2015 Major Activities of the West Chester BID
March 2015 | Malcolm Johnstone
The West Chester BID Board of Directors is in the process of creating or enhancing existing programs that go beyond the regular Main Street activities for the downtown and provide broadbased community and economic development inclusive of the Borough. This benefits both the stakeholders of Downtown and the residents of the Borough.
1) Heart of the Brandywine initiative
The Borough of West Chester and the stakeholders of downtown -- many are locally-owned businesses -- share a common interest of the need to attract more visitors. Businesses seek to gain more customers and the Borough seeks to increase parking revenues.
Beyond the regular marketing activities of the West Chester BID that have proven to be effective in sustaining downtown West Chester, there is an opportunity to move the downtown to the next level for attracting visitors. By extending the reach beyond the hyper-local market to the more than 1-million marketable leisure travelers that visit the Brandywine Valley each year, West Chester BID is initiating a Regional Revitalization Network to create interlinking partnerships that provide a collective impact for attracting visitors to West Chester. The organizing partners are Marnie Conley of Longwood Gardens, Mary Hutchins of Historic Kennett Square, and Deb Brandt of Moxie House (Fig). Eventually, the goal is to have the more than 100 regional attractions participating that will resemble other successful programs such as the Delaware & Lehigh National Heritage Corridor. This concept is encouraged by the Pennsylvania Downtown Center.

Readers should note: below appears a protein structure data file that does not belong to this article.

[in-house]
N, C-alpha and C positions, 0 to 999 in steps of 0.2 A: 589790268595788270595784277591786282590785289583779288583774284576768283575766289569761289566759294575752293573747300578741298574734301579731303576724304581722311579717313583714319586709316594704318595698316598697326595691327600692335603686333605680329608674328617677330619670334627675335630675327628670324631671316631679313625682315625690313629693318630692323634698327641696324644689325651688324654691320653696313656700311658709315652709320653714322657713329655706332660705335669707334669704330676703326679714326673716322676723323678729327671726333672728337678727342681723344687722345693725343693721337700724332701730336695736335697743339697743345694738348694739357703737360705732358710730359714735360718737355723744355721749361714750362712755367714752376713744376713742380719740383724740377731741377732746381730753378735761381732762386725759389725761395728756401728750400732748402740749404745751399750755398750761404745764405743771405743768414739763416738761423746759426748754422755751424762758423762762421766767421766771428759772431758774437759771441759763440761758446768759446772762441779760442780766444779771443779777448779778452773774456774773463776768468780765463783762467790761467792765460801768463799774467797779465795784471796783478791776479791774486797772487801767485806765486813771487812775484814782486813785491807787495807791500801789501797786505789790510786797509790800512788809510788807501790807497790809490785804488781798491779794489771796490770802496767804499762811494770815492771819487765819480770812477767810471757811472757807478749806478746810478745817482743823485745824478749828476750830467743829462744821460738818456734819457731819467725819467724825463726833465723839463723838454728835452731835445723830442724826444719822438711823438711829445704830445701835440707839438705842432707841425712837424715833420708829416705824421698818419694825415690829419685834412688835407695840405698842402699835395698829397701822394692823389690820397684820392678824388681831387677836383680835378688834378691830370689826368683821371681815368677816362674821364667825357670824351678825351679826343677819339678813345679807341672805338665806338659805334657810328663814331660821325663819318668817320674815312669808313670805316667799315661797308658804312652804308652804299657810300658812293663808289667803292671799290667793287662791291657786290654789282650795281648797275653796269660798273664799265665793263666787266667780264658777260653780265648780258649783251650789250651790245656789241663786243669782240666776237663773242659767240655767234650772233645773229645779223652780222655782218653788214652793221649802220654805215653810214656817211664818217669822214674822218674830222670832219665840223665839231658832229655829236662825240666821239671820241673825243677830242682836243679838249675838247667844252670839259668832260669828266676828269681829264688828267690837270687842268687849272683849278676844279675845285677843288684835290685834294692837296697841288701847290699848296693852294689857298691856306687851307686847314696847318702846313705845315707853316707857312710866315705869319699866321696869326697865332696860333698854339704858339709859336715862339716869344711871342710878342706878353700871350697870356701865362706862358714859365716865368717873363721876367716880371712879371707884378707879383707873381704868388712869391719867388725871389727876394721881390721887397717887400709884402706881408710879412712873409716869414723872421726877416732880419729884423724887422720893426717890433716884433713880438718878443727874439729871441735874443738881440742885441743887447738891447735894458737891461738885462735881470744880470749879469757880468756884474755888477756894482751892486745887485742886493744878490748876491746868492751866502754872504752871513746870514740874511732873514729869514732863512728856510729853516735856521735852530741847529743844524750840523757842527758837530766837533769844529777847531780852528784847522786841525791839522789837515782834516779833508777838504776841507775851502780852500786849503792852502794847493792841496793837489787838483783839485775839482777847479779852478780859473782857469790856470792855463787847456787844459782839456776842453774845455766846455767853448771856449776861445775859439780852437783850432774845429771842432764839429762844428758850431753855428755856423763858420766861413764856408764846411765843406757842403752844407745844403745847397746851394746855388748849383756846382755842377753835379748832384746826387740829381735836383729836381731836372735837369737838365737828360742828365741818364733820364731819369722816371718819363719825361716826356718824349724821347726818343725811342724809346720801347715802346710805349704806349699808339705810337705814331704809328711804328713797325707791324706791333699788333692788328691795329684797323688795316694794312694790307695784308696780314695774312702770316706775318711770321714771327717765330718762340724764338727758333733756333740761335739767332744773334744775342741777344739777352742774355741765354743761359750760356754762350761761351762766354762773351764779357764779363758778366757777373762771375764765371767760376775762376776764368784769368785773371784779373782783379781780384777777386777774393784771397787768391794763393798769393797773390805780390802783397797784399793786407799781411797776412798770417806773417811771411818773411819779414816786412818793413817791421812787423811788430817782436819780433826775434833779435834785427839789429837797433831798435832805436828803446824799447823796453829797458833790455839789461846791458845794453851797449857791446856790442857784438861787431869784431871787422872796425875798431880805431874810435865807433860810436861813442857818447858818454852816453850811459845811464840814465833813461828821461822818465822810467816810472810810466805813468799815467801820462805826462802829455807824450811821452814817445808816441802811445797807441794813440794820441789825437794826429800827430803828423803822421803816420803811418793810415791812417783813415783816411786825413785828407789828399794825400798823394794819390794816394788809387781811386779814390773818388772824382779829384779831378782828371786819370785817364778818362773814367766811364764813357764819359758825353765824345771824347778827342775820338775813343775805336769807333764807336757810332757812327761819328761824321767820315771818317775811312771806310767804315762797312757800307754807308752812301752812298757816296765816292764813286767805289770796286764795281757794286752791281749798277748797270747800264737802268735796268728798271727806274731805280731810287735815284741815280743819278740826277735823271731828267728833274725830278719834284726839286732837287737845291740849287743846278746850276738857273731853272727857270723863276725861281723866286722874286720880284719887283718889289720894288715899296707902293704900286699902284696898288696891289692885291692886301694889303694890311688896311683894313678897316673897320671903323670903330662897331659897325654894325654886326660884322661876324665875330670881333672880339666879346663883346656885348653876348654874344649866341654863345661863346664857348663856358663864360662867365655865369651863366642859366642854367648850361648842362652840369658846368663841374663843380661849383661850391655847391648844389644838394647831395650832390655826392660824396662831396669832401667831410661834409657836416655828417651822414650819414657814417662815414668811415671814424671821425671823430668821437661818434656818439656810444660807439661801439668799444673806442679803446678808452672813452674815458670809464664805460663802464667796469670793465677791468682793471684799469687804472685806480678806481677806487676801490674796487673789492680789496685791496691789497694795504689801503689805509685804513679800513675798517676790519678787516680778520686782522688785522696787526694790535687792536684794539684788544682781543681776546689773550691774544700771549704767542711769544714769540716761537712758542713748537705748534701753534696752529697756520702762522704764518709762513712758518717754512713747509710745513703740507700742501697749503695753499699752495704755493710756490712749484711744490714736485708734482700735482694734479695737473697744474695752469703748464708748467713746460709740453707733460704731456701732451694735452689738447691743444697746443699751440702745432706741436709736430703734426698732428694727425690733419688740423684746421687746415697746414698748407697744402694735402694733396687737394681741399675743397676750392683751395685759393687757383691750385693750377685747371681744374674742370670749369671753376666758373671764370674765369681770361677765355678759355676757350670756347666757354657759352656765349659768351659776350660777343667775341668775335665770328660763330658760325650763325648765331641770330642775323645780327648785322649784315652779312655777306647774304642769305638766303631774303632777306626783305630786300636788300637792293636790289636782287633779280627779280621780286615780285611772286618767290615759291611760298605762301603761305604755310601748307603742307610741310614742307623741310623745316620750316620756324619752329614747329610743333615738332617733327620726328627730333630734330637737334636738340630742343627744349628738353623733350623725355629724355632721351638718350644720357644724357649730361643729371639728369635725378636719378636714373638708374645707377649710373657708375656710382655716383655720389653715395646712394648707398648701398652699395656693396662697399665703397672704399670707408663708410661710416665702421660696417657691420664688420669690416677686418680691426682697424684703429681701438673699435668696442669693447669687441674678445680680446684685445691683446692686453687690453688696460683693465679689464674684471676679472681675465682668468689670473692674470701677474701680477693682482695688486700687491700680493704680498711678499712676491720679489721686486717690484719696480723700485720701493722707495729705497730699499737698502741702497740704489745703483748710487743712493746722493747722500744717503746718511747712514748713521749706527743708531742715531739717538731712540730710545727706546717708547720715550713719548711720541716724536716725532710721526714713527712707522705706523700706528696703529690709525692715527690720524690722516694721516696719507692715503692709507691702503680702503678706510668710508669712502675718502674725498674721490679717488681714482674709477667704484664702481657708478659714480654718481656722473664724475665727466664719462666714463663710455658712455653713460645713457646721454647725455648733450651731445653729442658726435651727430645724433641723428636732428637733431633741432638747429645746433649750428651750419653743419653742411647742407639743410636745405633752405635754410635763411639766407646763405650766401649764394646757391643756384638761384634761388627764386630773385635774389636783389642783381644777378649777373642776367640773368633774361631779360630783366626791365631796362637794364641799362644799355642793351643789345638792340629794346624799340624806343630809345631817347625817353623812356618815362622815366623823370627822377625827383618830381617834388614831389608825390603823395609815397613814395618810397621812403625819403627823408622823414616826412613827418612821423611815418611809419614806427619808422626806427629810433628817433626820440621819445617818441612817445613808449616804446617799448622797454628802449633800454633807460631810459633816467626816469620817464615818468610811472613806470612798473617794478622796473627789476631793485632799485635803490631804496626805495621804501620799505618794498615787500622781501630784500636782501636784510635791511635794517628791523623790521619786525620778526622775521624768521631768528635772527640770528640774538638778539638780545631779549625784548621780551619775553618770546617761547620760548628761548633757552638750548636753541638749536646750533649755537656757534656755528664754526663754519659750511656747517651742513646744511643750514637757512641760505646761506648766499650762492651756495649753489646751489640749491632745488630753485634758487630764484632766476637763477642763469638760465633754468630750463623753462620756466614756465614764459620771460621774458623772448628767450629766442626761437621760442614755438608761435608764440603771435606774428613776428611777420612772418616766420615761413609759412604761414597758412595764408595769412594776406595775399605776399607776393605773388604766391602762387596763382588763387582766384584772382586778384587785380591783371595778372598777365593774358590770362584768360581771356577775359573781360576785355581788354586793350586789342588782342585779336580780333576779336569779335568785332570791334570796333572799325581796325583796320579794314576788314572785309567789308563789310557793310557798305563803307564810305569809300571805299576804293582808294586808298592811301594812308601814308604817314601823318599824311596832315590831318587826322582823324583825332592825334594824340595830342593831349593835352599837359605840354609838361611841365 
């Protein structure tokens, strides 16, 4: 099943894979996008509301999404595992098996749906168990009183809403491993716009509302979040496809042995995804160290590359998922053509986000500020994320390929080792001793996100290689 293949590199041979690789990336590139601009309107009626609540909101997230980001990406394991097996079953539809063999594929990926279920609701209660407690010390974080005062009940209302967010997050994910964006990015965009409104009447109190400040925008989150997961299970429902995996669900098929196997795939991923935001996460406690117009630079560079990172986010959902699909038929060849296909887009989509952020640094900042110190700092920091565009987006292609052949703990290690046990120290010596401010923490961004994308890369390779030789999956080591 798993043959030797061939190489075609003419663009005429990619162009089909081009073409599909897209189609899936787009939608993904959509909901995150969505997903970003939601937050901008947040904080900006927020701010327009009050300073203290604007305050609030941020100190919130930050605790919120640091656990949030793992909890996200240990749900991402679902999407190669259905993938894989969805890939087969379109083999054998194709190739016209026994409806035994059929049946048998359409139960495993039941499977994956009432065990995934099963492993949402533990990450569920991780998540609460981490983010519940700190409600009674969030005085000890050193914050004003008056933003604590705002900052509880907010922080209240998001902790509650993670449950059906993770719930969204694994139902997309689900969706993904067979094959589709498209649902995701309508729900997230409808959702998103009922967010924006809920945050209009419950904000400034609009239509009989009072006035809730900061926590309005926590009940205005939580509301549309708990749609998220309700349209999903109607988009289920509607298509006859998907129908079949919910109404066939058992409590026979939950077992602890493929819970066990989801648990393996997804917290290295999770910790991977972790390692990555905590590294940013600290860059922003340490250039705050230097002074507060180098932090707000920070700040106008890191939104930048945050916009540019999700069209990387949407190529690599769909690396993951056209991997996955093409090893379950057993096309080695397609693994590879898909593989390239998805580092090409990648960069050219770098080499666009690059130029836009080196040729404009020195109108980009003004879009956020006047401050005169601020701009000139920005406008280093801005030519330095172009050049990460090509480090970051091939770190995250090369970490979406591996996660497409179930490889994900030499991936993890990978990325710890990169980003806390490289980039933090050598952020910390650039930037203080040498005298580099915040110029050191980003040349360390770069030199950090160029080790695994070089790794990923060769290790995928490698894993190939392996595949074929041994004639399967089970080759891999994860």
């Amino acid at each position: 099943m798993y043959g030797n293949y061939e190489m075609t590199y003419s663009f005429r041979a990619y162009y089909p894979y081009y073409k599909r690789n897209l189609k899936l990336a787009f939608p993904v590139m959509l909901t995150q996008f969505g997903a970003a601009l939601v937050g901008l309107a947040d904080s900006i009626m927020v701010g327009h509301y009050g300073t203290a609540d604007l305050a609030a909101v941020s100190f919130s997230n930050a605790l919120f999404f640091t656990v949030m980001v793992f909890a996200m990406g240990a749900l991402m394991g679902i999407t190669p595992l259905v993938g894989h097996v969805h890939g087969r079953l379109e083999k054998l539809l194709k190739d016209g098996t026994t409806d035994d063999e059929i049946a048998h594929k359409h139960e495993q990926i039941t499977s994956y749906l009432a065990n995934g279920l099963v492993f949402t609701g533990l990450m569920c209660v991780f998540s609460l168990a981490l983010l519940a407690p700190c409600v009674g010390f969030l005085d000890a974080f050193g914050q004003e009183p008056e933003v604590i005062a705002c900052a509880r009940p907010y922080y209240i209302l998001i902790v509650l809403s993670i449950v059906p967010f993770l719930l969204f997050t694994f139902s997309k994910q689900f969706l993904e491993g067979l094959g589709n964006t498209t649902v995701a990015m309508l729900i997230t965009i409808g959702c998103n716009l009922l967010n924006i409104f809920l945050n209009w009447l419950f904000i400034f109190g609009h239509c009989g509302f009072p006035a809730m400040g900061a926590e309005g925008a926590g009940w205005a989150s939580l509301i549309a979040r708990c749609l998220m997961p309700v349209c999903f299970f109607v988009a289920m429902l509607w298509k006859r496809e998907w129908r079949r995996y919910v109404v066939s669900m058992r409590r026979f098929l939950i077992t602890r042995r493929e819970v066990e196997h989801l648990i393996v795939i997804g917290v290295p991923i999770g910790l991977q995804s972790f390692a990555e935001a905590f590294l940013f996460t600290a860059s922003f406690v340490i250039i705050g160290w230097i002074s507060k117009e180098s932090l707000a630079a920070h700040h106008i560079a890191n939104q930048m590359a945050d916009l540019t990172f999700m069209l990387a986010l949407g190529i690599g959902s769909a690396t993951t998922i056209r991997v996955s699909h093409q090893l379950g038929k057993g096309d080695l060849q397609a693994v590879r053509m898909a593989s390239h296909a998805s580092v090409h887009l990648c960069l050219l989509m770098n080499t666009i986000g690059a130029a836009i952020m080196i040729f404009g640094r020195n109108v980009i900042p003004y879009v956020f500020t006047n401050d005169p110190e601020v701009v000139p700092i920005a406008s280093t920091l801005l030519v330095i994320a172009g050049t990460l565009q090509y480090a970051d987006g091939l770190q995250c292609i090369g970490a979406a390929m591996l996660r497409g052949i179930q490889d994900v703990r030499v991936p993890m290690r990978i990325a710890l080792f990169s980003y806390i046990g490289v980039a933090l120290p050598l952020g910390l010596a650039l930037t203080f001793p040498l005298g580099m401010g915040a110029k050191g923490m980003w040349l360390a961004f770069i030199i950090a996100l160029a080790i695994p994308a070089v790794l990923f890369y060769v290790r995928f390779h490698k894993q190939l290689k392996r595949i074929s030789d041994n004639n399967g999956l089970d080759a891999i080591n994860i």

Both the downtown and the community will benefit from this program, not only from increased visitorship, but also through the promotional efforts showing that the Borough is a safe, vibrant, and attractive community in which to live and work.
Goal: Expand the tertiary marketing efforts of the BID to be inclusive of the Brandywine Valley through multiple platforms on both the internet and conventional media. Attain a tertiary reach of over 1,500,000.
- Pennsylvania Vacation Magazine (450k)
- Chester County Conference & Visitor Bureau (100k)
- AAA World Magazine Brandywine Valley feature (800k)
- Philadelphia Conference Center Visitors Guide (120k)
- Greater West Chester Chamber of Commerce (25k)
2) Improvements to the Charles A. Melton Community & Arts Center
In 2004, the Pennsylvania Legislature created the Elm Street Program, a community development program aimed at revitalizing residential neighborhoods and fashioned after the Main Street Approach. The Pennsylvania Downtown Center (PDC) was contracted to conduct the program with oversight and funding from Pennsylvania Department of Community & Economic Development (DCED). Because of my former experience with Livable Oregon, a division of the Oregon Downtown development Association, I was asked to participate on the ad hoc committee that helped shape the program. I was privileged to be asked to join Bill Fontana, Executive Director of PDC, to introduce this dynamic program at the 2005 National Town Meeting held in Baltimore that year.
West Chester then became one of the first places to inaugurate an Elm Street, which is located in the Southeast and governed by the East End Neighborhood Association. Some $600,000 in DCED funds were provided for administration and street and home improvements made during the five-year period of the program.